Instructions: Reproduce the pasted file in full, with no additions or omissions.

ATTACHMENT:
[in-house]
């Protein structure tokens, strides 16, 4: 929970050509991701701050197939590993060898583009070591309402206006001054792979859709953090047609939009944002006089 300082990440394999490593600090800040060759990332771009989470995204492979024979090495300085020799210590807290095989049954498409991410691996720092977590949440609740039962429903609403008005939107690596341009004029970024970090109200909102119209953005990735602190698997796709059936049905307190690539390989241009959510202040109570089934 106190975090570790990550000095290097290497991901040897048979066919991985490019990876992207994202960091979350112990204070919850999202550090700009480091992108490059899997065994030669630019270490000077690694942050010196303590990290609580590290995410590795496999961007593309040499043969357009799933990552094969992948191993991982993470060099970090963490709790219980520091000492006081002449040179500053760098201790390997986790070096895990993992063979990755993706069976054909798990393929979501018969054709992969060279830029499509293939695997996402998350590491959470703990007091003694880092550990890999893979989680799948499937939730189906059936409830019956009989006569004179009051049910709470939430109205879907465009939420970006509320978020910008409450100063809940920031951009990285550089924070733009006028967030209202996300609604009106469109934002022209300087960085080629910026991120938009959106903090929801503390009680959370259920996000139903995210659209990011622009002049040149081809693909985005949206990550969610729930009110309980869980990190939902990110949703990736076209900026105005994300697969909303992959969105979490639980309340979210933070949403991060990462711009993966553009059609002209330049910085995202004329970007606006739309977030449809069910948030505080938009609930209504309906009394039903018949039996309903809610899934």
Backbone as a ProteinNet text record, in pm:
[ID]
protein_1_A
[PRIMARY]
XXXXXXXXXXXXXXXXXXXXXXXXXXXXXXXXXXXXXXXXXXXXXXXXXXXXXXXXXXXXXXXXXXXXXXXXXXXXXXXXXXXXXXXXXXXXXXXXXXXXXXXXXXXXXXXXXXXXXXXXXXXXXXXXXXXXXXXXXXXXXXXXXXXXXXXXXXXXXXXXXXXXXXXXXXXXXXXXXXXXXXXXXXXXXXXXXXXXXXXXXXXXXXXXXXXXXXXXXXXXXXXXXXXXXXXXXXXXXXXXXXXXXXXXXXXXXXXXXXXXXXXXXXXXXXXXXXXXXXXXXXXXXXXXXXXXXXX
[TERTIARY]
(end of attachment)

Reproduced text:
[in-house]
């Protein structure tokens, strides 16, 4: 929970050509991701701050197939590993060898583009070591309402206006001054792979859709953090047609939009944002006089 300082990440394999490593600090800040060759990332771009989470995204492979024979090495300085020799210590807290095989049954498409991410691996720092977590949440609740039962429903609403008005939107690596341009004029970024970090109200909102119209953005990735602190698997796709059936049905307190690539390989241009959510202040109570089934 106190975090570790990550000095290097290497991901040897048979066919991985490019990876992207994202960091979350112990204070919850999202550090700009480091992108490059899997065994030669630019270490000077690694942050010196303590990290609580590290995410590795496999961007593309040499043969357009799933990552094969992948191993991982993470060099970090963490709790219980520091000492006081002449040179500053760098201790390997986790070096895990993992063979990755993706069976054909798990393929979501018969054709992969060279830029499509293939695997996402998350590491959470703990007091003694880092550990890999893979989680799948499937939730189906059936409830019956009989006569004179009051049910709470939430109205879907465009939420970006509320978020910008409450100063809940920031951009990285550089924070733009006028967030209202996300609604009106469109934002022209300087960085080629910026991120938009959106903090929801503390009680959370259920996000139903995210659209990011622009002049040149081809693909985005949206990550969610729930009110309980869980990190939902990110949703990736076209900026105005994300697969909303992959969105979490639980309340979210933070949403991060990462711009993966553009059609002209330049910085995202004329970007606006739309977030449809069910948030505080938009609930209504309906009394039903018949039996309903809610899934």
Backbone as a ProteinNet text record, in pm:
[ID]
protein_1_A
[PRIMARY]
XXXXXXXXXXXXXXXXXXXXXXXXXXXXXXXXXXXXXXXXXXXXXXXXXXXXXXXXXXXXXXXXXXXXXXXXXXXXXXXXXXXXXXXXXXXXXXXXXXXXXXXXXXXXXXXXXXXXXXXXXXXXXXXXXXXXXXXXXXXXXXXXXXXXXXXXXXXXXXXXXXXXXXXXXXXXXXXXXXXXXXXXXXXXXXXXXXXXXXXXXXXXXXXXXXXXXXXXXXXXXXXXXXXXXXXXXXXXXXXXXXXXXXXXXXXXXXXXXXXXXXXXXXXXXXXXXXXXXXXXXXXXXXXXXXXXXXX
[TERTIARY]